form, it would prove that everything which is a proper object of prayer, and which
will be obtained in some state of being, will actually be obtained in the present
life. There is a vast abyss between the facts and conclusion, which the utmost ingenuity
is unable to remove.
"(iv.) Finally, on this branch of the argument, a variety of proof-texts
has been summoned to the service of this system. A critical examination of all these
is inconsistent with the limits of the present statement. It will be sufficient to
advert to the false principles of interpretation to which they have been subjected.
These are three in number:--
"(a.) The first consists in a misapplication of passages; as when Paul
says, 'I take you to record this day, that I am free from the blood of all men'--or
when Zacharias and Elisabeth are spoken of as 'walking in all the commandments and
"(b.) The second consists in regarding certain terms as proofs of perfection
in holiness, which are merely distinctive of Christian character, as contrasted with
the state of the unregenerate. These are such words as 'holy, saints, sanctified,
blameless, just, righteous, perfect, entire,' &c. That these and kindred terms
are designed to be characteristic, and not descriptive of the degrees of holiness,
is proved by the fact that they are indiscriminately appropriated to all Christians,
and that in many cases they are applied, when the context absolutely charges sin
upon their subjects.
"(c.) The third false principle consists in interpreting certain passages
in an absolute and unrestricted sense, where evidently they are designed to have
a qualified sense. This error may perhaps be illustrated by a single passage. Take
that remarkable saying of the apostle John: 'Whosoever is born of God doth not commit
sin; for his seed remaineth in him; and he cannot sin because he is born of God.'
Stronger language or a better proof-text cannot well be conceived. In an unrestricted
sense, it affirms not only that every regenerated man is sinless, but an impossibility
that it should be otherwise; it dislodges all sin and moral agency from a converted
mind at a single blow. What will the advocate of perfection do with this passage?
Will he acknowledge either or both of these consequences? This can hardly be supposed.
How then will he escape them? There is but one way for him; this lies in placing
a restricted and qualified sense upon the passage, and in a moment all is plain and
harmonious. But why subject so plain a passage to this law of interpretation, and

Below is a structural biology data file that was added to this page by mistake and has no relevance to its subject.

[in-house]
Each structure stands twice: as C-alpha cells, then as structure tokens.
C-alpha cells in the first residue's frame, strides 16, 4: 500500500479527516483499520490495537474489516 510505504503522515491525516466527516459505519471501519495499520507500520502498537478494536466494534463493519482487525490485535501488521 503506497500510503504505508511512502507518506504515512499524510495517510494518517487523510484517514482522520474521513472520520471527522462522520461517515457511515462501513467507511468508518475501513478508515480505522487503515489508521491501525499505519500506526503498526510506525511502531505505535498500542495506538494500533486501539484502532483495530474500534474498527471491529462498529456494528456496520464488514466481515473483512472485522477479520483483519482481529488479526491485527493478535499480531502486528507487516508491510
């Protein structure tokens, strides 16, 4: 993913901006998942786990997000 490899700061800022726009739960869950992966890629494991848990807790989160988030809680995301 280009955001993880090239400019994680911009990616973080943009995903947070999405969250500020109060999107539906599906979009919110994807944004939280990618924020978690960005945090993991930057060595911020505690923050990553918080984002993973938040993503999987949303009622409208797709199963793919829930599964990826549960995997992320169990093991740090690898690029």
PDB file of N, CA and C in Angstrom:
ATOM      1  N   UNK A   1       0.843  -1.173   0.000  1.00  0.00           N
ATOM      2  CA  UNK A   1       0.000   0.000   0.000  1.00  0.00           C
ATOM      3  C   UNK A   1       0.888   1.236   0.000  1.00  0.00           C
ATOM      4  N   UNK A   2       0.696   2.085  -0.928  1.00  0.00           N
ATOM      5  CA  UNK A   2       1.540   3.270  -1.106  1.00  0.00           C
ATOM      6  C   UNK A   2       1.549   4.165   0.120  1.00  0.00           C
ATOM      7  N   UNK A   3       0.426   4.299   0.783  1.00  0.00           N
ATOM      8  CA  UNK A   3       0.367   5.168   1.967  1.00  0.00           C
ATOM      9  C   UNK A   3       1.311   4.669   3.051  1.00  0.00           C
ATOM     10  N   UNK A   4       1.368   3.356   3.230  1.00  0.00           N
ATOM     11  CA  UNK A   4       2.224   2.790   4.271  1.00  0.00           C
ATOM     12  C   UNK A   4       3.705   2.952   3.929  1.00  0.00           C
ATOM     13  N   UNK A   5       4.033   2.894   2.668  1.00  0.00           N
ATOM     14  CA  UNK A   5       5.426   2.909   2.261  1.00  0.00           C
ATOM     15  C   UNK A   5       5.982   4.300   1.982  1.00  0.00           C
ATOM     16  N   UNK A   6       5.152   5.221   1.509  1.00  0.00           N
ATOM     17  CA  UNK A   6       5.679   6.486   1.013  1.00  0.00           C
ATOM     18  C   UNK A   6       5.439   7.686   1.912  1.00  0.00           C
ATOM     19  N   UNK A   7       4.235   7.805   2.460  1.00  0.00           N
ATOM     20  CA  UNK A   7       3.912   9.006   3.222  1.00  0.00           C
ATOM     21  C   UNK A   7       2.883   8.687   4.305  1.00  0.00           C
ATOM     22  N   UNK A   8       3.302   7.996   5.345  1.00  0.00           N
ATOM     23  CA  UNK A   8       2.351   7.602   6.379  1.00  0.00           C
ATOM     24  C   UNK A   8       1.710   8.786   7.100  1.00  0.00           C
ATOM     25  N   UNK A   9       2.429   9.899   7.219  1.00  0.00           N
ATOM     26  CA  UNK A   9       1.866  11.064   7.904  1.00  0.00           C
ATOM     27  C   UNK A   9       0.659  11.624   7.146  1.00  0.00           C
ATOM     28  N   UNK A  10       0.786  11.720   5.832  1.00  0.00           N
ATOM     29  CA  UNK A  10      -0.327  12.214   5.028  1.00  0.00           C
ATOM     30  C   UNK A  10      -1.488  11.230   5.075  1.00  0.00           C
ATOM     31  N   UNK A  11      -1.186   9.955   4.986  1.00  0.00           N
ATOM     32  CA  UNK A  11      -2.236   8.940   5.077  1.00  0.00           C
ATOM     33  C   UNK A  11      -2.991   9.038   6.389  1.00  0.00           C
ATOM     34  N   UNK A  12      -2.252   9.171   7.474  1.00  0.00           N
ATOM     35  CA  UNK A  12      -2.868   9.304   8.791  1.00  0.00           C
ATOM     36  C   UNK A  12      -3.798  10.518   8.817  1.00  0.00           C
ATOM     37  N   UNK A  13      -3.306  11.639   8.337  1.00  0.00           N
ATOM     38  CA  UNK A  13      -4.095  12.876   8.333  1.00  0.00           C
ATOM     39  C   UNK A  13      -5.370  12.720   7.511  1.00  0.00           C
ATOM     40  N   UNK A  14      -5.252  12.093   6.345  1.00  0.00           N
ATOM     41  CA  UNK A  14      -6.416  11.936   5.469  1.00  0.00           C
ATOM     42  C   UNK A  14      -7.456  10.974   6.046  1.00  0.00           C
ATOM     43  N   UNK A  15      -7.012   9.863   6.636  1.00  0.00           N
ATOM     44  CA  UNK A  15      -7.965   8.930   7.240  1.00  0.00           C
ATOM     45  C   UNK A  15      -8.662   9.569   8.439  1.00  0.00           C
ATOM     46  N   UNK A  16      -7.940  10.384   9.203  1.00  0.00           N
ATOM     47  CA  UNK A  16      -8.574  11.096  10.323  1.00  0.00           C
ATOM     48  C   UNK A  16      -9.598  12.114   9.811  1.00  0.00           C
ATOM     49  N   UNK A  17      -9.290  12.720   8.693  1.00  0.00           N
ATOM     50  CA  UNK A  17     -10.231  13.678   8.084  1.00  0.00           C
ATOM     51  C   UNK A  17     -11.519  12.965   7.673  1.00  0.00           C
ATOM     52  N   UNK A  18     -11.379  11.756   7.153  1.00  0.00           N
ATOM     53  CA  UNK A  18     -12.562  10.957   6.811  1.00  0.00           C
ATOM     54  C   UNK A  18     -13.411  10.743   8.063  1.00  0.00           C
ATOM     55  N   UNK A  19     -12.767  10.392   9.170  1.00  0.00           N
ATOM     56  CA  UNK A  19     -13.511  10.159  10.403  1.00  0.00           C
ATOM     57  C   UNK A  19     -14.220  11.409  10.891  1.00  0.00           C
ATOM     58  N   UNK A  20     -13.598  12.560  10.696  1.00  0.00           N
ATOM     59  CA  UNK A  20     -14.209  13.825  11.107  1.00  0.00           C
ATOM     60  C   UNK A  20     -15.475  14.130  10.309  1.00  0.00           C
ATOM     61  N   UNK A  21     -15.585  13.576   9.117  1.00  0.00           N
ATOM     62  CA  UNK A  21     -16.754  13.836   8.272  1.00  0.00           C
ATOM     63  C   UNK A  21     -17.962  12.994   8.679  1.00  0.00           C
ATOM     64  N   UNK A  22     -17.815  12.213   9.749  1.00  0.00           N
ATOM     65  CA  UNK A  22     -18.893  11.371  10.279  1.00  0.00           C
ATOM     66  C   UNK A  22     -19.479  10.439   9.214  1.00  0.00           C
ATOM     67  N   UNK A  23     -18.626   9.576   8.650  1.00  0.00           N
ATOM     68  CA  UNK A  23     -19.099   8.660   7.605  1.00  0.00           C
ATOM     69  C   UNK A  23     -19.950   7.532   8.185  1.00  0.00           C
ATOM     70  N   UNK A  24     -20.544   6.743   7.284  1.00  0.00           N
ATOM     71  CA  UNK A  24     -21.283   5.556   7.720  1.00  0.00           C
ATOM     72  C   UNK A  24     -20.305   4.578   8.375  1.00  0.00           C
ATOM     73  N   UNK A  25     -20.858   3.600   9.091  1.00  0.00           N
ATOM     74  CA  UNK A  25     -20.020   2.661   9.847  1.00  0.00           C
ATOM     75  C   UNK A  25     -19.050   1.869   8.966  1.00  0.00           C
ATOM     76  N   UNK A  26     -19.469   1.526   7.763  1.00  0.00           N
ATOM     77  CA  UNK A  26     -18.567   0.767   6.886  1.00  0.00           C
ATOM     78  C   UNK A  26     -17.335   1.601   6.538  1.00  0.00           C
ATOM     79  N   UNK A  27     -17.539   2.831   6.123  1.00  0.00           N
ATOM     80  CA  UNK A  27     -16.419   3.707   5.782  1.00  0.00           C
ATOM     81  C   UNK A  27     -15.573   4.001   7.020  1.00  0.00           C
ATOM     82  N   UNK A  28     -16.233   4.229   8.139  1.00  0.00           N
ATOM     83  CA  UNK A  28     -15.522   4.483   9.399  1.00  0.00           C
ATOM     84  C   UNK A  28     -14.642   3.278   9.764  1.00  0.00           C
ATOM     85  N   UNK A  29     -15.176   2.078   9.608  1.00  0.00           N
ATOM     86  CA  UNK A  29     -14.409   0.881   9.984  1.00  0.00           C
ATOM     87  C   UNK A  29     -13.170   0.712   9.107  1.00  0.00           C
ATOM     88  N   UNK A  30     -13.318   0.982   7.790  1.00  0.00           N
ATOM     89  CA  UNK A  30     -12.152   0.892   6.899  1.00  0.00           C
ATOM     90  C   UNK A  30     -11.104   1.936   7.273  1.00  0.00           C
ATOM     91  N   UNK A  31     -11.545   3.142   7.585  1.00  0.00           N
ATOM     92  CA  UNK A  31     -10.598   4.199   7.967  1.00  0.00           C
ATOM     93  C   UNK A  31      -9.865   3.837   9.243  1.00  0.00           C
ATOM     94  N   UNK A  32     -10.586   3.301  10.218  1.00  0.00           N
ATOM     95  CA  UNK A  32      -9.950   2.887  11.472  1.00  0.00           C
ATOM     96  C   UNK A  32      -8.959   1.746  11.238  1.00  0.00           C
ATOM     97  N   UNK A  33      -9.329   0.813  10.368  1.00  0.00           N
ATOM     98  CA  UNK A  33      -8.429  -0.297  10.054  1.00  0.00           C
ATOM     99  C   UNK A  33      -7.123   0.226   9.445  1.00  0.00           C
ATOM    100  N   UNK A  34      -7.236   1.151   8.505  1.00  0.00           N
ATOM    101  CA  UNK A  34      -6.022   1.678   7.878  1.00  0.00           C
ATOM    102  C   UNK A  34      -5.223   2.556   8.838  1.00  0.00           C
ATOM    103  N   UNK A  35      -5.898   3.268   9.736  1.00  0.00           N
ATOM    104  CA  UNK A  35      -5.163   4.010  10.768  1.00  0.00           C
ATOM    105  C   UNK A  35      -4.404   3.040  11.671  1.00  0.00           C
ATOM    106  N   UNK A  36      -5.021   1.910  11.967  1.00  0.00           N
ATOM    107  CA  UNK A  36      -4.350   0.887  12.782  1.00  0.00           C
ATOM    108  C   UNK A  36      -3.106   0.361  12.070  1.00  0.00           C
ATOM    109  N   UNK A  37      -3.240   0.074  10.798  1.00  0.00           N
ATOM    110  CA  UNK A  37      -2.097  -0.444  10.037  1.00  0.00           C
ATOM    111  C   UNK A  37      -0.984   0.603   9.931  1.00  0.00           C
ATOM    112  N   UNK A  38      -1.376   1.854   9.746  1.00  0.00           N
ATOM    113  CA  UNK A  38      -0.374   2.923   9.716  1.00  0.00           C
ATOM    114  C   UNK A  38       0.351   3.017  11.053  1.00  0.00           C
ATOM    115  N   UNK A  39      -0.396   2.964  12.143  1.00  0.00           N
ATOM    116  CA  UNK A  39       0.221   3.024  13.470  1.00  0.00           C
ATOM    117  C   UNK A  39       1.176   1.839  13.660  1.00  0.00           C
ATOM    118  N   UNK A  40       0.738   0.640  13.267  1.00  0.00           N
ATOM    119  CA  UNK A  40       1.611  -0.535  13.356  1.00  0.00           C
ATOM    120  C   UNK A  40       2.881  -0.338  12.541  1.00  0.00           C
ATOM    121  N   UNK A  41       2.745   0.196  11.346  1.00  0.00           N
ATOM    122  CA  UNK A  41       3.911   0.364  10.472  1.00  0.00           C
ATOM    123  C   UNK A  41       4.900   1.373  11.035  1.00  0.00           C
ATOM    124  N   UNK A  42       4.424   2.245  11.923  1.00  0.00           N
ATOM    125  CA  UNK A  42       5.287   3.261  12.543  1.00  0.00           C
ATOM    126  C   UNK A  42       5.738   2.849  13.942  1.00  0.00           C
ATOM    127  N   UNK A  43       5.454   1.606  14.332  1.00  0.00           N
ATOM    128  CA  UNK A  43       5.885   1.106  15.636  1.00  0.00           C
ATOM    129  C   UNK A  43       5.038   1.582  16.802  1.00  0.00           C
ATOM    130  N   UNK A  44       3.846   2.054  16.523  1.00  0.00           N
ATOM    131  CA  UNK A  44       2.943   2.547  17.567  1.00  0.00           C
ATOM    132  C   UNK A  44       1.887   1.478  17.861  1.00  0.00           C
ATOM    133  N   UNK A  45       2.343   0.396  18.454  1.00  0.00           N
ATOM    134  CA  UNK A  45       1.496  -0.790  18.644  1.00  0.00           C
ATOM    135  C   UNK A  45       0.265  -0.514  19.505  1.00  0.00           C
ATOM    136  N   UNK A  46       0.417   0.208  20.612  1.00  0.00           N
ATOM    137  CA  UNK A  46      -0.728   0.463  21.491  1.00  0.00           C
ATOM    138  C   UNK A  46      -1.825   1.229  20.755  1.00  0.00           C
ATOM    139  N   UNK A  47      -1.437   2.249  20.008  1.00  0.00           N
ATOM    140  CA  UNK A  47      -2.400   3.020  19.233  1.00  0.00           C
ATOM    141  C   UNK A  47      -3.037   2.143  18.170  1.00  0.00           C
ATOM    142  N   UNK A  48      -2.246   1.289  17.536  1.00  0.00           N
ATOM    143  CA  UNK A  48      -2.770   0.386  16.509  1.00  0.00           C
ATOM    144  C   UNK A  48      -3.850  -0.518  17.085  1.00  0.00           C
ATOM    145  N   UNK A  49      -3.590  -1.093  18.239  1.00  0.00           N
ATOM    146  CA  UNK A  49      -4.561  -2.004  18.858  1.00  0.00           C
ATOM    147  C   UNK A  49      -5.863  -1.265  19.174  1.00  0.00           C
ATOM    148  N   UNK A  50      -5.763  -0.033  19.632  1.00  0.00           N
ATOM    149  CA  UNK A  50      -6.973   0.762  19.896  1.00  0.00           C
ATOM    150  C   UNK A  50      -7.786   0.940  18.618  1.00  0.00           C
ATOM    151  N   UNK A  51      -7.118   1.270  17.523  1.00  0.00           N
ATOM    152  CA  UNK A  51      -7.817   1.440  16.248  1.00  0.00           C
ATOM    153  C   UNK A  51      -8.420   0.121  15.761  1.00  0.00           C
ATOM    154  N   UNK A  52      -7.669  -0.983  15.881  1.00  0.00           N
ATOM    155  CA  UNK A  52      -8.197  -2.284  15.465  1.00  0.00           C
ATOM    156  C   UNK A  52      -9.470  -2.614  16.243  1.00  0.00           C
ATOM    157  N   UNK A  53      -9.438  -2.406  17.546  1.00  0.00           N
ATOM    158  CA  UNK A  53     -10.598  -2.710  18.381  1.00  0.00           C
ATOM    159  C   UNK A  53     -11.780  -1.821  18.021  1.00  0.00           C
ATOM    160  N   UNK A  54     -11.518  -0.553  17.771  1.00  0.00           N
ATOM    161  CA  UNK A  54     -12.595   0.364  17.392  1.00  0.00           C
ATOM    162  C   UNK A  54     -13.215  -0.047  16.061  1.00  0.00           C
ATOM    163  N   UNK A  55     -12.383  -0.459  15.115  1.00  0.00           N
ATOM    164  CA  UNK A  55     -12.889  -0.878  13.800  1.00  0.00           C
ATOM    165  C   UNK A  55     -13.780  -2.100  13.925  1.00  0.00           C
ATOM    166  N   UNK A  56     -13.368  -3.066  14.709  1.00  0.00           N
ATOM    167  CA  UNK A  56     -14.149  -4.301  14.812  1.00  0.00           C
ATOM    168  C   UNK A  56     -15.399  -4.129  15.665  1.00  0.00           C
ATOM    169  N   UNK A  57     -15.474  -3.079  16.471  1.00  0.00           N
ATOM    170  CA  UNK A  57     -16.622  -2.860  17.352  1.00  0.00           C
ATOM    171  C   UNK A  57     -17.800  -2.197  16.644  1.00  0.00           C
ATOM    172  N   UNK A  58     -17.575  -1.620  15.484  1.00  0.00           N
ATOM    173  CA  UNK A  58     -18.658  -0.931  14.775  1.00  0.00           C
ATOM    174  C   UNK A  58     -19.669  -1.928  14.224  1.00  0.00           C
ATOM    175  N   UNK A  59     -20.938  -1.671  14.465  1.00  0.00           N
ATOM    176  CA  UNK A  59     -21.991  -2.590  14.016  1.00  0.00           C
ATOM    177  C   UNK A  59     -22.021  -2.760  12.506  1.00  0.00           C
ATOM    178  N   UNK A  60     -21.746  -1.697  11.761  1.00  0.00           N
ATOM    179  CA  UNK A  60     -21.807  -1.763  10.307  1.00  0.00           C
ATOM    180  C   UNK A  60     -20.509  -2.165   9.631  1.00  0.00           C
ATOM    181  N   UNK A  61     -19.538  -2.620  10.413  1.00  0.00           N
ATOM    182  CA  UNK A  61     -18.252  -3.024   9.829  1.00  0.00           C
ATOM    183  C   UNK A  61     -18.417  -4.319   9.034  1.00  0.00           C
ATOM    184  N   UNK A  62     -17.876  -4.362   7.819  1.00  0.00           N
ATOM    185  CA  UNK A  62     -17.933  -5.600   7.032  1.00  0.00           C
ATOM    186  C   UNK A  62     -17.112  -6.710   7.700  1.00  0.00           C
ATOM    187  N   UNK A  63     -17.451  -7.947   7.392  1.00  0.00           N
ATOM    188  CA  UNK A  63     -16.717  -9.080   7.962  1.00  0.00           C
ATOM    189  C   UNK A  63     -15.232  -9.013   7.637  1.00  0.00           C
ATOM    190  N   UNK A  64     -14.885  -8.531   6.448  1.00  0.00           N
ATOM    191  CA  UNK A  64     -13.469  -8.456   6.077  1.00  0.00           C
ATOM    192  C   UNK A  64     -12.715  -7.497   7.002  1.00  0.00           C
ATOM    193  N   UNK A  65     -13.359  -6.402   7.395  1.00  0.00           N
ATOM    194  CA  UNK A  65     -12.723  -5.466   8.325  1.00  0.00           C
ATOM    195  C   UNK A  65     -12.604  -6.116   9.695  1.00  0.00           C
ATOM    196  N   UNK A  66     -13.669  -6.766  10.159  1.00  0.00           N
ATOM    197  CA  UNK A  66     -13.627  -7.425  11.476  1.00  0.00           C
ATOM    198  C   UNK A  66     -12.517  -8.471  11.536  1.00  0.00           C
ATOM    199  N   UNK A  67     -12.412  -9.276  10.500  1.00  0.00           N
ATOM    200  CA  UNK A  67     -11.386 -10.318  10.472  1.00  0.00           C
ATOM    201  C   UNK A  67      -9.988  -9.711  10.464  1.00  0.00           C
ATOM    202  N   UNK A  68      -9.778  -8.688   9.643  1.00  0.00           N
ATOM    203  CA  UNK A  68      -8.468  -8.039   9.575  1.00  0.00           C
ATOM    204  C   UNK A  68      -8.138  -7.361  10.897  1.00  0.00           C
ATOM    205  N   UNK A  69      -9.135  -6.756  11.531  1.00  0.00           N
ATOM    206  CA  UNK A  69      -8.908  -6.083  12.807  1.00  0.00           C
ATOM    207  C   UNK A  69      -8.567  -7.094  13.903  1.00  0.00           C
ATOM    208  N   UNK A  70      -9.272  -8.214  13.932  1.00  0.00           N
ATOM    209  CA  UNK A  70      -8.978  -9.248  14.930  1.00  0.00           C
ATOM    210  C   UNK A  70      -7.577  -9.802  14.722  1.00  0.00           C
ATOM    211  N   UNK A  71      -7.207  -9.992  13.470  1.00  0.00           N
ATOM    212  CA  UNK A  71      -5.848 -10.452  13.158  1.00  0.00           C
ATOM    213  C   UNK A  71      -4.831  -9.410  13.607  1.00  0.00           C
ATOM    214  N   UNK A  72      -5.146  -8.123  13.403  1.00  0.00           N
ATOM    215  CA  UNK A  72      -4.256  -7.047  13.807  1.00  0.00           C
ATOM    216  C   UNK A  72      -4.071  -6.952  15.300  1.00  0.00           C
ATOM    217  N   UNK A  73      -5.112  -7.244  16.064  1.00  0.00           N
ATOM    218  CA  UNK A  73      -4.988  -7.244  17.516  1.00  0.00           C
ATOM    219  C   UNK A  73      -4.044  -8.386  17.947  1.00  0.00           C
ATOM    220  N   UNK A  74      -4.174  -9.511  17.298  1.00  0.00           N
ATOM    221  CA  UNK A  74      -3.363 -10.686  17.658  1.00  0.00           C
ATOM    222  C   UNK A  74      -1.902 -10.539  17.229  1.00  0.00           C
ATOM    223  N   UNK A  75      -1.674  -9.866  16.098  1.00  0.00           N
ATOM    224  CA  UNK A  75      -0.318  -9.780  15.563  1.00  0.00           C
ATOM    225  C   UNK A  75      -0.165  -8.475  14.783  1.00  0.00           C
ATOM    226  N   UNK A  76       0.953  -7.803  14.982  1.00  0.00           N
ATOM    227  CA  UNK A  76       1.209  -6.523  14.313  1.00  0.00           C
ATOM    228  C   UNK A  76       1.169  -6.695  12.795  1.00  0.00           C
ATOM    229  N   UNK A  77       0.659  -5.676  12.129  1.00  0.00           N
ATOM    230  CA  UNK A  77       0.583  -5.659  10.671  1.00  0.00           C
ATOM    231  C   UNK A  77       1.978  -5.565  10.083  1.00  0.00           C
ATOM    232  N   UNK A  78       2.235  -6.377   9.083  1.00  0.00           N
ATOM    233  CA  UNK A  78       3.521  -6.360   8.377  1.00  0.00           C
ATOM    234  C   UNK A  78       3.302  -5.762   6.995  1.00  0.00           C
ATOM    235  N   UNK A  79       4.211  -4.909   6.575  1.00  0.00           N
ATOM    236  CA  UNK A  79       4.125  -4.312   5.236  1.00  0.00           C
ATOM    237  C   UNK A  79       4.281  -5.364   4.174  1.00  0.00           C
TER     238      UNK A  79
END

deny it to others less harmonious and decisive? No reason can be perceived but the
one which grows out of the necessities of a favourite theory. Indeed, there is logically
no stopping place to this system short of the bold affirmation, that all believers
are perfectly sinless from the moment of conversion. Every argument in its last analysis
must terminate in this extraordinary result. To arrest the inference at any other
point is to betray a logical inconsistency. Are the advocates of perfection prepared
for this bold and unbiblical doctrine? If not, it is time they had reviewed their
arguments, and abandoned principles fraught with such a conclusion. Their weapons
of defence are not less destructive than constructional in their character.
"(2.) Having tried the merits of the positive testimony on this subject, we
remark in the second place, that in the present state of the question, the position
is absolutely incapable of proof. When a man affirms his own sinless perfection for
any given period, as a day, a week, or a year, he affirms his own infallible knowledge
on two points; that is, that at the present moment he can recall every moral exercise
during that period, every thought, feeling, desire, purpose, and that he does infallibly
judge of the moral character of each exercise. Will any pretend to this knowledge?
To do so, manifests the last degree of presumption, as well as ignorance, both of
facts and the truths of mental science. Every effort to recall the whole of our mental
exercises for a single day, must always be a failure; it can only be partially successful.
This shows how little weight is due to the testimony of a man who asserts his own
perfection; he may be honest, but this is no proof of the truth of his statement.
If a case of 'perfection' were admitted to be real, still it is impossible, in the
present state of our faculties, to find and predicate certain knowledge of it. The
evidences of 'Christian perfection,' are then not only inconclusive, but its main
proposition is absolutely unknowable to us.
"(3.) In the third place we remark, that this proposition is disproven by an
amount of evidence that ought to be conclusive. To secure the greatest brevity of
statement, this evidence may be condensed into the following series of propositions:--The